The birth of Moshe represents a turning point of the Jewish saga in Egypt. This would-be savior is arrived as the Jewish slaves are being mercilessly crushed by Egyptian oppression. Pharo had legislated that all Jewish infants be flung into the Nile river and delivered to
The parsha is called Shemot, Names. It is deceptive. It begins with a list of the names of the Children of Israel. Not an inauspicious beginning. Yet it then seems to veer off. We begin to encounter names that suggest either, or both, unhappiness and disenfranchisement.
Point of interest to me, I hope to you: Last year, we were finishing the sixth sha’ar of Akedat Yitzchak on 2 Tevet, so we did just about exactly 20 she’arim this year. Given the 104 she’arim in the book, I think with only four more years we will have studied a small percentage of R. Yitzhak Arama’s jam-packed book. A little
For over 20 years I taught about Chanukah in Jewish day schools. Most of the background information we discussed was about the war against the Hellenist forces of the Seleucid Empire. Since I majored in history, I relished describing the battles and political maneuverings. Some kids loved it, others not so much. But that’s what we have
R. Arama says the sha’ar will discuss how far we have to go in our personal efforts to secure what we find productive and fend off what is damaging. Lack in such effort (aside from reducing the odds life will go as we want) also leads to less providence for a person.
We will see more of what he means
I love you, Yaakov avinu! There is no character in all of Tanach who is as accessible to me as he is. First of all, I feel a special connection, because my father was Jacob and my first son is Yaakov. It was very cute when my son was growing up and we would talk about the Torah reading and mention Yaakov. He always wanted to know if we were
R. Arama thinks that the famous ladder of Yaakov’s dream symbolizes reality; the link between the physical and the heavenly; the vehicle of Hashem’s influence descending to Earth’s inhabitants. For him, the angels in the dream were great “people,” whose thoughts and musings have them reach upwards, step by step, to where Hashem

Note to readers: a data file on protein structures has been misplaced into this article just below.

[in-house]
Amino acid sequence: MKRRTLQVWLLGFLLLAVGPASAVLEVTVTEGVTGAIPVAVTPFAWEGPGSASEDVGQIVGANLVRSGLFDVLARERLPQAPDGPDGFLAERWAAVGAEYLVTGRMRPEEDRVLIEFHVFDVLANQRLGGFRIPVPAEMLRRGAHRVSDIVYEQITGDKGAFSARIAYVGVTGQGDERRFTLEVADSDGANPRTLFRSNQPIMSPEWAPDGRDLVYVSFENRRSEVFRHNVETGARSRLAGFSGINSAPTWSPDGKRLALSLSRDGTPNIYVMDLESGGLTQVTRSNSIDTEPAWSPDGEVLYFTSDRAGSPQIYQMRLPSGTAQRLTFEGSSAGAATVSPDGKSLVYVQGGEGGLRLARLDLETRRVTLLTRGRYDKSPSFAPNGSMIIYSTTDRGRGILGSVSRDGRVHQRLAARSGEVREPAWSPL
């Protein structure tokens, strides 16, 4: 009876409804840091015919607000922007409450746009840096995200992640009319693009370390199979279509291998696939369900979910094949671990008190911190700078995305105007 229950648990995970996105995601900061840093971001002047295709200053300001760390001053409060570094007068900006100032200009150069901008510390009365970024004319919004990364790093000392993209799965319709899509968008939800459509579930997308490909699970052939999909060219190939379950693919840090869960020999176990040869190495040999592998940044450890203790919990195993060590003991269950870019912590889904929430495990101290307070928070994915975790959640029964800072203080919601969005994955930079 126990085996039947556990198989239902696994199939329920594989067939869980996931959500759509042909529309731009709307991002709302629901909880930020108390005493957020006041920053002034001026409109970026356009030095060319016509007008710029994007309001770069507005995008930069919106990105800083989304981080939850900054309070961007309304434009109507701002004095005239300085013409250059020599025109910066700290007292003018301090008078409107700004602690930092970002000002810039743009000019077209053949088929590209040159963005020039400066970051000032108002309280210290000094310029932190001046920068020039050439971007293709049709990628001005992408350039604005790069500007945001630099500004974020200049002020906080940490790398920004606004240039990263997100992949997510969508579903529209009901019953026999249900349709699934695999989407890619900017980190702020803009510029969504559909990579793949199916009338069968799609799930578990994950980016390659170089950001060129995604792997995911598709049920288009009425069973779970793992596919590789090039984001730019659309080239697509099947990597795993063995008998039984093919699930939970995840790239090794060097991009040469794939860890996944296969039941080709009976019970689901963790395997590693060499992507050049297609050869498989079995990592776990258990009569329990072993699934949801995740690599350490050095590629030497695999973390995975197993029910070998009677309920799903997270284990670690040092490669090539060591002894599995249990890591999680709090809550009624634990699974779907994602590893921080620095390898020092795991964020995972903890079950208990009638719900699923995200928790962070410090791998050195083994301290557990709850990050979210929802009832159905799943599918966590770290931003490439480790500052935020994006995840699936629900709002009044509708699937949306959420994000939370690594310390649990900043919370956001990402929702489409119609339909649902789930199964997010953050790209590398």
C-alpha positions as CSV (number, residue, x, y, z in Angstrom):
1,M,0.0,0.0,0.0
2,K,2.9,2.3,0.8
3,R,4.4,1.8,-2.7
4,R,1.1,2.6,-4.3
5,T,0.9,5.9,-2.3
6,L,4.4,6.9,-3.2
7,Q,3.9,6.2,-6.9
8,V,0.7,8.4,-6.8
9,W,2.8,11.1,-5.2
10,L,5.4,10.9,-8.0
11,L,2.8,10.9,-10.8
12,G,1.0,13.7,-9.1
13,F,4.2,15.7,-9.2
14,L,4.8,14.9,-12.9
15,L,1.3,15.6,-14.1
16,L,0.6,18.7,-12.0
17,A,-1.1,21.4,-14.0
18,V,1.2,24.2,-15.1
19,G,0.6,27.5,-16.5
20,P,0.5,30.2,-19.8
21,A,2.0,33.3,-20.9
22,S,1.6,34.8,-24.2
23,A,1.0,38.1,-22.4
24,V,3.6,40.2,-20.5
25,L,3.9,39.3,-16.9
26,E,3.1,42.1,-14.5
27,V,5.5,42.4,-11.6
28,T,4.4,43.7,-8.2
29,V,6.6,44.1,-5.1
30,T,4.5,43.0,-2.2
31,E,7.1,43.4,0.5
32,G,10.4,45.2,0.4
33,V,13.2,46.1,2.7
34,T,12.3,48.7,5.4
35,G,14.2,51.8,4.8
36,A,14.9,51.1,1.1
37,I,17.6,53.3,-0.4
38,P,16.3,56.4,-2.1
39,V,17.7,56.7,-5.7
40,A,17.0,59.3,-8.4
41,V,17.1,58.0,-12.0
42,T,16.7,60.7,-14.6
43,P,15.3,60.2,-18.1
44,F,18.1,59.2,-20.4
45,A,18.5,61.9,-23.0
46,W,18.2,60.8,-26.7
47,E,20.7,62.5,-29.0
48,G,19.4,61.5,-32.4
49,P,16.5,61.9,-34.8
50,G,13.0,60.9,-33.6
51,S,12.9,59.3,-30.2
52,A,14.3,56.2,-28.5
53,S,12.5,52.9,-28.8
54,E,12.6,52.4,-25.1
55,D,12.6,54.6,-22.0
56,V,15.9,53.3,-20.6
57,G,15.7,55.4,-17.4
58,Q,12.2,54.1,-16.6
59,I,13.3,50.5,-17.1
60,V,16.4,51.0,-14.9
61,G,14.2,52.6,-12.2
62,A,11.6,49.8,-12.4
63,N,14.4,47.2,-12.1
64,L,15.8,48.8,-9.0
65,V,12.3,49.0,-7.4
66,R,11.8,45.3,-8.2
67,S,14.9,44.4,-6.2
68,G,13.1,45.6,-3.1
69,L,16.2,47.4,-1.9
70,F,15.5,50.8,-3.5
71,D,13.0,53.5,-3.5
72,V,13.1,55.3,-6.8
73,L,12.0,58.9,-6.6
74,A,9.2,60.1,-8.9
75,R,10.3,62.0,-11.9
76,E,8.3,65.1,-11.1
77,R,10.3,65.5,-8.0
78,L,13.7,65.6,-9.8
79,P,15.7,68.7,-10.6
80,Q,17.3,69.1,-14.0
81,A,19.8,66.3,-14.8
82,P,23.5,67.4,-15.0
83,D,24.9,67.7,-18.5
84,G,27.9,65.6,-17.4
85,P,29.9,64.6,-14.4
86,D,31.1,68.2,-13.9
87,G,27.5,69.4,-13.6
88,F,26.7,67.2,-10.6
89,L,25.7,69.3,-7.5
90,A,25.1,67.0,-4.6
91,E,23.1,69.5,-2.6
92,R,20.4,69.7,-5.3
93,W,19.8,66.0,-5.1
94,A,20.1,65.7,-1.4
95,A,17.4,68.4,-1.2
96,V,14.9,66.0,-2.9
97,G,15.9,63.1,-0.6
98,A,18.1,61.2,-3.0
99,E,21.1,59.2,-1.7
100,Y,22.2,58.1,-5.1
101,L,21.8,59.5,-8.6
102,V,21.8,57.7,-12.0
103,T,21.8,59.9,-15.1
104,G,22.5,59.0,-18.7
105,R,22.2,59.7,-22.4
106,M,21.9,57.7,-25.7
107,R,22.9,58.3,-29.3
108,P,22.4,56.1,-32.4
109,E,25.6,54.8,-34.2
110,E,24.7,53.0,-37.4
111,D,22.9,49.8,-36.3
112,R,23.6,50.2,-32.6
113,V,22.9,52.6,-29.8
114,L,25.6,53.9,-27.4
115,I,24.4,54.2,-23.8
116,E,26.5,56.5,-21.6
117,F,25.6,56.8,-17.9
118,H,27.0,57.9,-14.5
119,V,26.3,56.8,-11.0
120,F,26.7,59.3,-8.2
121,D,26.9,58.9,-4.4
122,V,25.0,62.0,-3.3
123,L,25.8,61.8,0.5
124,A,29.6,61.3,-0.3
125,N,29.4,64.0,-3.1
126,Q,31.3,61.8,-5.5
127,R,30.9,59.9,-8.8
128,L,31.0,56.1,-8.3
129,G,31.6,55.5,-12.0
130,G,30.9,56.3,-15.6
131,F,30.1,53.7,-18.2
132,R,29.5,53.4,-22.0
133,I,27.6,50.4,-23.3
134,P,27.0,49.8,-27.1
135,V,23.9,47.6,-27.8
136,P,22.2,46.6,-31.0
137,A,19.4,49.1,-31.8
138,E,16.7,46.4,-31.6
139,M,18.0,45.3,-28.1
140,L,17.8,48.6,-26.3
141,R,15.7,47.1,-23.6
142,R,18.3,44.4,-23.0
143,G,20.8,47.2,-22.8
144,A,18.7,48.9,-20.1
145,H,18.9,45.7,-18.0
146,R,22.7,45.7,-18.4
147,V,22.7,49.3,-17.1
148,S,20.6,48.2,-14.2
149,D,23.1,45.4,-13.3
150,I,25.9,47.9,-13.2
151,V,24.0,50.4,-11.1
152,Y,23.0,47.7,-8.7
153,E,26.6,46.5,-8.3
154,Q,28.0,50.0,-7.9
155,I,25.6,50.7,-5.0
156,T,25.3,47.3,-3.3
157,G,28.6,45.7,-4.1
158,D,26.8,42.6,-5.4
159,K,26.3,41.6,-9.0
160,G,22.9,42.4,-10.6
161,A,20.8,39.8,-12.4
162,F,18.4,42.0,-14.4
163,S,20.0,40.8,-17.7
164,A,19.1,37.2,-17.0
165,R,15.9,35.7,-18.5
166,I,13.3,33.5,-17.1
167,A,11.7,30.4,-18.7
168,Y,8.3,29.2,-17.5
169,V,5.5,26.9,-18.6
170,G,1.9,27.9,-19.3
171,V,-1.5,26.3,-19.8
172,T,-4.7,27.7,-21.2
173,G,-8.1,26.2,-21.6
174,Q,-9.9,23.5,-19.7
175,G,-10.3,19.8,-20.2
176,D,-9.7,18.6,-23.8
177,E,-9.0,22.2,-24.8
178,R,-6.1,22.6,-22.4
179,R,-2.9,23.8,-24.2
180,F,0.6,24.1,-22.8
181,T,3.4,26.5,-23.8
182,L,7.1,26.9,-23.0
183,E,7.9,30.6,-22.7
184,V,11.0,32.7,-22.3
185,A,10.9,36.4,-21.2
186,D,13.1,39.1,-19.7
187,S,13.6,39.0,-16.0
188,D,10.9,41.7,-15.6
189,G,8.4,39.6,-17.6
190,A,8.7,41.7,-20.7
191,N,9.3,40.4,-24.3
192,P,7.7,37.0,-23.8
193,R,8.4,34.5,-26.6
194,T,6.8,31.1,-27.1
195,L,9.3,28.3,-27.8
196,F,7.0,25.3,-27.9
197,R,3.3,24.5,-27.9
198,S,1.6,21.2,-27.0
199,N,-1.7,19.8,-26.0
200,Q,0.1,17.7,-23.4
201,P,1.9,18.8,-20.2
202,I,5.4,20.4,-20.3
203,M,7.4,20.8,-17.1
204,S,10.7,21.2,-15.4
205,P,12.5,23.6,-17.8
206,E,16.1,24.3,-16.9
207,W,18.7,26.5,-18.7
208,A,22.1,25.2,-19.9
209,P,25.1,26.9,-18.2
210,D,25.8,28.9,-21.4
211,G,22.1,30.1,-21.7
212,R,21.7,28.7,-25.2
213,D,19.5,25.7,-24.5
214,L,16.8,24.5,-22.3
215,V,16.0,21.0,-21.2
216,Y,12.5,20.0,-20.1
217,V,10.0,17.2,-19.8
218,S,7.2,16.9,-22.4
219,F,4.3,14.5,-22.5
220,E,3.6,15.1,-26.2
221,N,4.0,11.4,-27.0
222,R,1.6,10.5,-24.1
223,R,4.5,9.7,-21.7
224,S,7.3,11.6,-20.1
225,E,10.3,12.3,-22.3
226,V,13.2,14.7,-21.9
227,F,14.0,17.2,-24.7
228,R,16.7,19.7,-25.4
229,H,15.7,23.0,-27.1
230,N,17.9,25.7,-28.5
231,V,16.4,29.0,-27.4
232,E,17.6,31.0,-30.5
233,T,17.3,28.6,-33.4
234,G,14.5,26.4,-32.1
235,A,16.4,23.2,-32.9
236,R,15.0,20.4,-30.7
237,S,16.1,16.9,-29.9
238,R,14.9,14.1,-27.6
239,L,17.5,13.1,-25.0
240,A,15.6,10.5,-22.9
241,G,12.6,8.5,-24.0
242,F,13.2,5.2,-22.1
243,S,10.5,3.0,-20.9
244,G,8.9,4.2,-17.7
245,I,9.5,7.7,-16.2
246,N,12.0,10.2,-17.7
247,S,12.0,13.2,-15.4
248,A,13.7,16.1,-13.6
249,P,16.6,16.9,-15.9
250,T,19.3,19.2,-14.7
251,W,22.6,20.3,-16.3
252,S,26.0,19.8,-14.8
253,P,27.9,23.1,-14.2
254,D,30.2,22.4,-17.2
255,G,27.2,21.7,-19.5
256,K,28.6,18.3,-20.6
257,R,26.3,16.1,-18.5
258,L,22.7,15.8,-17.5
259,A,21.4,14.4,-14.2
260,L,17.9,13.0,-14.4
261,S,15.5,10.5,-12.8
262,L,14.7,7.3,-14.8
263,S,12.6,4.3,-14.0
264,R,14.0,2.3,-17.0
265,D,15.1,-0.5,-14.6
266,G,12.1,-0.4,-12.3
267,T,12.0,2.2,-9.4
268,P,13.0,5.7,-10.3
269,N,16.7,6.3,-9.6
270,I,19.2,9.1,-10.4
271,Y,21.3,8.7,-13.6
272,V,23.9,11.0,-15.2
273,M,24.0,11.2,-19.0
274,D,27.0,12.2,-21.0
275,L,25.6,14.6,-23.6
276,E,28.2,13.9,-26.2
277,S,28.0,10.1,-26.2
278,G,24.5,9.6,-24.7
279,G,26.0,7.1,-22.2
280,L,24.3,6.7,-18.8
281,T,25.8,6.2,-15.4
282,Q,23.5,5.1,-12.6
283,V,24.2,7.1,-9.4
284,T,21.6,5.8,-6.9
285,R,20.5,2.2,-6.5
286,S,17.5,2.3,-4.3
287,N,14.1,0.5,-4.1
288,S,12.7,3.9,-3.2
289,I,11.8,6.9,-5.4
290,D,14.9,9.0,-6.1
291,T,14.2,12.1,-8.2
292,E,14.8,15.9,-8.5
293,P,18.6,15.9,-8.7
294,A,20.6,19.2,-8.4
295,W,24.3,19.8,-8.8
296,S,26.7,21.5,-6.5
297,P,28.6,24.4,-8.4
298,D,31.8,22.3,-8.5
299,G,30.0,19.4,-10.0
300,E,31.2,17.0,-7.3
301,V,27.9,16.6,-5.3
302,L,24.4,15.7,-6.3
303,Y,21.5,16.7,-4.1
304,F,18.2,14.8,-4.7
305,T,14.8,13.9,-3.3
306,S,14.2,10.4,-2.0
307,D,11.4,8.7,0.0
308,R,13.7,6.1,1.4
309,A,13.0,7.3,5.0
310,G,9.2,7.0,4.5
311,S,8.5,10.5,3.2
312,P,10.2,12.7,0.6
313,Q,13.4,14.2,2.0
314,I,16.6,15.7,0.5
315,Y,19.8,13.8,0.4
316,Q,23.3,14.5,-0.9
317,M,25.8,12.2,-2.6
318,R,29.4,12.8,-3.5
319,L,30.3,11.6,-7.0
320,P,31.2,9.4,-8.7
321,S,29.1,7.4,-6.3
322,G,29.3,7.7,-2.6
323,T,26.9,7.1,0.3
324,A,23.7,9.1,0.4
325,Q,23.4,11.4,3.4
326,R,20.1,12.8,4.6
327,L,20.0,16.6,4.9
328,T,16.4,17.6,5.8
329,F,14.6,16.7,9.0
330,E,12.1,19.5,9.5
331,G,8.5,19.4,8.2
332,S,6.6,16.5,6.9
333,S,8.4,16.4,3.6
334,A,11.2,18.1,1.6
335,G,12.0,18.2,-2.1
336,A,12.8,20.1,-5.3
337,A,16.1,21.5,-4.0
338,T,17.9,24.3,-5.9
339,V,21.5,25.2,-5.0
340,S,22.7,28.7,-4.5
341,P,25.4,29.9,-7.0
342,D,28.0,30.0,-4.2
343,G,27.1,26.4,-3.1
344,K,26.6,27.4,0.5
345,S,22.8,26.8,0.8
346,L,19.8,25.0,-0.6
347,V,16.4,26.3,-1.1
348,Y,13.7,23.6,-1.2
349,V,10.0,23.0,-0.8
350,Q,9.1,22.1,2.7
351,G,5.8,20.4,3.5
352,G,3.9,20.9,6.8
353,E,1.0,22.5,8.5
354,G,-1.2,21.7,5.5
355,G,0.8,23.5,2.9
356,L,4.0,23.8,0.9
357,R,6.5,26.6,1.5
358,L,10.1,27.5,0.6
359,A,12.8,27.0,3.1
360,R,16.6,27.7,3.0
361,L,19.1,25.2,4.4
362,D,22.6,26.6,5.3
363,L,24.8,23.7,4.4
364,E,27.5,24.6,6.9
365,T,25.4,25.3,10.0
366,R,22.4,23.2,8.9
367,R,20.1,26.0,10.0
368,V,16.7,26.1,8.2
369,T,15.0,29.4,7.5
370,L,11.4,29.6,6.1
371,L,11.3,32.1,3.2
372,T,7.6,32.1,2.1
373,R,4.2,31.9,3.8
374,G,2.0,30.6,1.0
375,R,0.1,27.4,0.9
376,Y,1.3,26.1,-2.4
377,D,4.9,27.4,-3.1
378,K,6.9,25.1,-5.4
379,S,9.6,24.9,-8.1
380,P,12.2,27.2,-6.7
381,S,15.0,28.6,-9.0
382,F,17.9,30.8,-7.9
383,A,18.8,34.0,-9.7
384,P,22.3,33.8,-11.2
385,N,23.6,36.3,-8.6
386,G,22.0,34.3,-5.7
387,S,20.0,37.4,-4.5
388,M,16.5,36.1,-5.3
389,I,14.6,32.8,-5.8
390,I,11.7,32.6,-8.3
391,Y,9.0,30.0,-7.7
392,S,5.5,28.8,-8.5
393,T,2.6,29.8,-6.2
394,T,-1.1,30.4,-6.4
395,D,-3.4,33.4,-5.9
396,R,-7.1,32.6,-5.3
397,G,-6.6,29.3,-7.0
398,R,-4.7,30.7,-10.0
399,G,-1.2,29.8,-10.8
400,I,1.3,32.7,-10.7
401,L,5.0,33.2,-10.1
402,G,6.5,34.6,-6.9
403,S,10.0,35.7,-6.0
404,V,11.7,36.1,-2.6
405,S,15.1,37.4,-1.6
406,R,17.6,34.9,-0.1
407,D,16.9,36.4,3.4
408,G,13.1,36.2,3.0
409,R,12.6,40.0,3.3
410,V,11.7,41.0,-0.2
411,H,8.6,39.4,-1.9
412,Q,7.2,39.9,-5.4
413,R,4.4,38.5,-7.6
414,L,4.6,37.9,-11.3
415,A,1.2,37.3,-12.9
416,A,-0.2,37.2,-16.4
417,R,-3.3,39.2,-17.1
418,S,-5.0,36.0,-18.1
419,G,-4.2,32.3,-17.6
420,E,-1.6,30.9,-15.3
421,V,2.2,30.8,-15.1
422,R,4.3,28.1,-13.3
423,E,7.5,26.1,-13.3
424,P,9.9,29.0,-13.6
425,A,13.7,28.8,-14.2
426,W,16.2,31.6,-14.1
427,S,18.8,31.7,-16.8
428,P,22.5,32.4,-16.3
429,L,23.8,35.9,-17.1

A few years ago I visited someone to introduce him to our yeshiva for adults and ask for his support. He had never heard anything like it; honestly, he was impressed. He said he liked our unique approach that gives access to in-depth Torah learning and provides real skills to those who didn’t acquire that knowledge earlier in life. He
Last time we closed with R. Arama’s telling us we should love and want good outcomes, oppose and object to bad outcomes and those who would bring them. In his view, Yaakov and Rachel acted to support what needed to happen, and therefore acted appropriately.
Part 1: Stealing the Birthright
Parshat Toldot begins with an incident putting Yaakov in a seemingly bad light, where he takes advantage of Esav’s exhaustion to extract the rights of the first-born. R. Arama tells us he will discuss the norms of brotherhood, the problems with deceit
Kol Nidrei always puzzled me. Why begin the holiest day on the Jewish calendar with a legalistic formulation? Why not begin with a description of the kohen gadol’s Beit Hamikdash service about which we read during the Yom Kippur Musaf? Why not begin this holy day with a recitation of Hashem’s awesomeness as we will do when we recite the